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Originally published in 1978, this classic exploration of humanity’s complex relationship with and understanding of wolves returns with a new afterword by the author.
Humankind's relationship with the wolf is the sum of a spectrum of responses ranging from fear to admiration and affection. Lopez’s classic, careful study has won praise from a wide range of reviewers and improved the way books on wild animals are written. Of Wolves and Men explores the uneasy interaction between wolves and civilization over the centuries, and the wolf's prominence in our thoughts about wild creatures. Drawing upon an impressive array of literature, history, science, and mythology as well as extensive personal experience with captive and free-ranging wolves, Lopez argues for the wolf's preservation and immerses the reader in its sensory world, creating a compelling portrait of the wolf both as a real animal and as imagined by different kinds of men. A scientist might perceive the wolf as defined by research data, while an Eskimo hunter sees a family provider much like himself. For many Native Americans the wolf is also a spiritual symbol, a respected animal that can strengthen the individual and the community. With irresistible charm and elegance, Of Wolves and Men celebrates careful scientific fieldwork, dispels folklore that has enabled the Western mind to demonize wolves, explains myths, and honors indigenous traditions, allowing us to understand how this remarkable animal has become so prominent for so long in the human heart.
About the Author
Barry Lopez's (1945-2020) books include Light Action in the Caribbean (stories), About This Life (essays and memoir), the novella-length fable Crow and Weasel, and Arctic Dreams (nonfiction), for which he received the National Book Award. He traveled extensively in remote regions of the world, and his work has been widely translated and anthologized. He was a recipient of fellowships from the Guggenheim, Lannan, and National Science foundations; the Award in Literature from the American Academy of Arts and Letters; the John Burroughs and John Hay medals; and other honors.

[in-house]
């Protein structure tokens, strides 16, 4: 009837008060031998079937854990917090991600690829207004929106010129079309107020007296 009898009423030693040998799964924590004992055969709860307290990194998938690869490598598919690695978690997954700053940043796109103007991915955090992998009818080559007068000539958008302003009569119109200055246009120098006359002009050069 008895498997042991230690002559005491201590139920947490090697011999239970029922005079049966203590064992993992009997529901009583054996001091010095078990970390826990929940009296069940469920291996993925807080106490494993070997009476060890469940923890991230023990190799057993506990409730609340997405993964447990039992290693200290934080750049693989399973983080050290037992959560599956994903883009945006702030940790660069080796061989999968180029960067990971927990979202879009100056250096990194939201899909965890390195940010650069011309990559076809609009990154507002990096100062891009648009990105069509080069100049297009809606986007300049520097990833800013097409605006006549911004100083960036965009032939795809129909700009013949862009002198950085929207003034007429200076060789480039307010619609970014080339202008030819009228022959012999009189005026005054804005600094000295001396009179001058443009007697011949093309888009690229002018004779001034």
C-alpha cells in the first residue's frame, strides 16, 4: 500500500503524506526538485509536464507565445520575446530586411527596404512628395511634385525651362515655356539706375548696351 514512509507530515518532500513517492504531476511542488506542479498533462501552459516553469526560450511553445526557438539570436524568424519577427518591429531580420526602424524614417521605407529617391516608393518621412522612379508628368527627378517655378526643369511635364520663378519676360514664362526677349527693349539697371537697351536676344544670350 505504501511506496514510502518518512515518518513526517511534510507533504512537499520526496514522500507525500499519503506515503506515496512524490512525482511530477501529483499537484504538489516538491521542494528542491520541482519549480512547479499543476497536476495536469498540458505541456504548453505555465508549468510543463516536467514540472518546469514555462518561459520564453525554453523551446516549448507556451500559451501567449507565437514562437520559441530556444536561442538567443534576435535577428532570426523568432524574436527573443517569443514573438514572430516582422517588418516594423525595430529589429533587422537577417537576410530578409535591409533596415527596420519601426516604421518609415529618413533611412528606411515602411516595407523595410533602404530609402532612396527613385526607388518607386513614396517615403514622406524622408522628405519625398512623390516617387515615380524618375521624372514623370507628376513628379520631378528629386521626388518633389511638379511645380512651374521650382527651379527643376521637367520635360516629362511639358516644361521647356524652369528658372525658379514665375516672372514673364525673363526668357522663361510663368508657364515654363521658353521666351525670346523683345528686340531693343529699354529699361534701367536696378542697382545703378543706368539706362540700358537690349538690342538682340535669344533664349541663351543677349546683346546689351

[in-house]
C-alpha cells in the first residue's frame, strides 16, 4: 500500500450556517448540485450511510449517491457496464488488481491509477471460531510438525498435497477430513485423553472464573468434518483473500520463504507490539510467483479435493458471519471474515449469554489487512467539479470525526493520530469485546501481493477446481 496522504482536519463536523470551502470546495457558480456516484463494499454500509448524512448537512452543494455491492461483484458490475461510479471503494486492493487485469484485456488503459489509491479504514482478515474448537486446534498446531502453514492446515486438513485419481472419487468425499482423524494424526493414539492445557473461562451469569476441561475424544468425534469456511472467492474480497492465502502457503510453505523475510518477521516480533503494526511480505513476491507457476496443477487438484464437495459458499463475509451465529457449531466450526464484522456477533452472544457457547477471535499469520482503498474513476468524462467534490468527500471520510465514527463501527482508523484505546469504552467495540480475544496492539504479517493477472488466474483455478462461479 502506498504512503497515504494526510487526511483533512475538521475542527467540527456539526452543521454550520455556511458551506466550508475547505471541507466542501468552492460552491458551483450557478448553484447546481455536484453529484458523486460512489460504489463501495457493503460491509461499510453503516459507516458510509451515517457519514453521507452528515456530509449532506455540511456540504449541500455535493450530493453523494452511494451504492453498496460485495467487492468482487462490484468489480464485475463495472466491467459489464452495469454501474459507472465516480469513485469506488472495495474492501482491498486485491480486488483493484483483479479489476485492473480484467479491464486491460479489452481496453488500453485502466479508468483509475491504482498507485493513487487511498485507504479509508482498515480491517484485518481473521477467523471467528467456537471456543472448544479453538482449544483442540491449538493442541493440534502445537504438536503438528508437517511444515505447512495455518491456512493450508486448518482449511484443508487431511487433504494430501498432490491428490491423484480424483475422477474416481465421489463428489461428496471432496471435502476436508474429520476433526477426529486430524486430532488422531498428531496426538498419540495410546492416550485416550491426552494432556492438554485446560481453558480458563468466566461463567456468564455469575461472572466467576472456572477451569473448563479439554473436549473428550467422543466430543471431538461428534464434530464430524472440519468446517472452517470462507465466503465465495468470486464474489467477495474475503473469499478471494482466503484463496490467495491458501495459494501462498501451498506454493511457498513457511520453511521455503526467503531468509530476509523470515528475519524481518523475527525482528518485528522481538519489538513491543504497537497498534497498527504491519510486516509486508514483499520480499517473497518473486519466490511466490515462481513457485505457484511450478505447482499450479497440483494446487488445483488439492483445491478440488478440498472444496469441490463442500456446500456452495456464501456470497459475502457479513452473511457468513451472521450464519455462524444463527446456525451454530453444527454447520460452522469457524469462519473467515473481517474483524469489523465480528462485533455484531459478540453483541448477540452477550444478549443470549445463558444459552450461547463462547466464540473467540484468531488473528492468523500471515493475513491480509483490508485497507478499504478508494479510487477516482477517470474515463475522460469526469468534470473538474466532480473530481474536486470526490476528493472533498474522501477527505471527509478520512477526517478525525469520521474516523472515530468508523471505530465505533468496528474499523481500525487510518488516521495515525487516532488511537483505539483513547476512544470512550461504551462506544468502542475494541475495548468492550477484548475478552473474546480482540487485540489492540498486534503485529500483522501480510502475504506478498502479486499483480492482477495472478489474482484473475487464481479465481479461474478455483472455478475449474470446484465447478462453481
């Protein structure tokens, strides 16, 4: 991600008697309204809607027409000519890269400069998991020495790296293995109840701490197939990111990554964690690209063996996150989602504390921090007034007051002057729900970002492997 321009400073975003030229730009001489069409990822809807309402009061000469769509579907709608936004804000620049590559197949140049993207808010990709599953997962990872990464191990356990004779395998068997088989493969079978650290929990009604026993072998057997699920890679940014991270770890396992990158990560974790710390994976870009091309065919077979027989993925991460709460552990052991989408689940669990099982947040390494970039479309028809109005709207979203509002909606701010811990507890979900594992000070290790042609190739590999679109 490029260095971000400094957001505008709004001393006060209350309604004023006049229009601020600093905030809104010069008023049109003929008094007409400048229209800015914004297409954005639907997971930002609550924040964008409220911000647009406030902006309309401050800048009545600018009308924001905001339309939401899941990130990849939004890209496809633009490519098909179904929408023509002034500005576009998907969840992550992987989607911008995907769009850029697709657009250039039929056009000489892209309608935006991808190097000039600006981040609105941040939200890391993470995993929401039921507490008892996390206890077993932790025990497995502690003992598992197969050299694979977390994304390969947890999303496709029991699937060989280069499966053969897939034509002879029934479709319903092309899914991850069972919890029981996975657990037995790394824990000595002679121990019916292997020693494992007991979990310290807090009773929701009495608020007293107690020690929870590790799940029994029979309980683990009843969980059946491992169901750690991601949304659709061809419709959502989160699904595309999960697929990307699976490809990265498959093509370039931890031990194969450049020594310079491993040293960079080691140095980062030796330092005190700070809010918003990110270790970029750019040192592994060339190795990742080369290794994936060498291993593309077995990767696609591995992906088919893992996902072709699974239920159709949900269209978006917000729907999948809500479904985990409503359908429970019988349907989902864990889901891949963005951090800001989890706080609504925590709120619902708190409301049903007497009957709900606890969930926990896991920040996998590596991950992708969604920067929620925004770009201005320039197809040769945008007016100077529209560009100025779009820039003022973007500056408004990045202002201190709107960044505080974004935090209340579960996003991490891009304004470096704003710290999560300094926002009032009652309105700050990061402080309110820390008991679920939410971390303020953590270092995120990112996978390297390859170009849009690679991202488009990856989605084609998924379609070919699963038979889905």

John Fowles A remarkable book, both biologically absorbing and humanly rich, and one that should be read by every ecologically concerned American.
George Schaller Animal Kingdom Of Wolves and Men is not only the best popular account of an animal I have read in a long time, but also something new -- a bridge between books of the past and those of the future, which, it is hoped, will incorporate and expand the perceptions so eloquently treated here.
Edmund Fuller Wall Street Journal A splendid, beautiful book.
Bayard Webster New Fork Times Book Review Fascinating....His book has a wealth of observation, mythology and mysticism about wolves that adds a colorful part to the still unfinished mosaic that defines the wolf.
Walter Clemons Newsweek Eloquent....His own patient effort to understand a despised, feared and heavily mythologized beast induces a shiver, of strangeness, the sign of fresh, original work.
Robert Kirsch Los Angeles Times Unusually informative and sensitive.
Boston Globe Haunting....has something of value to say to all of us.
Whitley Streiber Washington Post Brilliant...a work of intelligence, dedication and beauty, deserving the widest possible attention not only for the sake of wolves but also for the sake of men.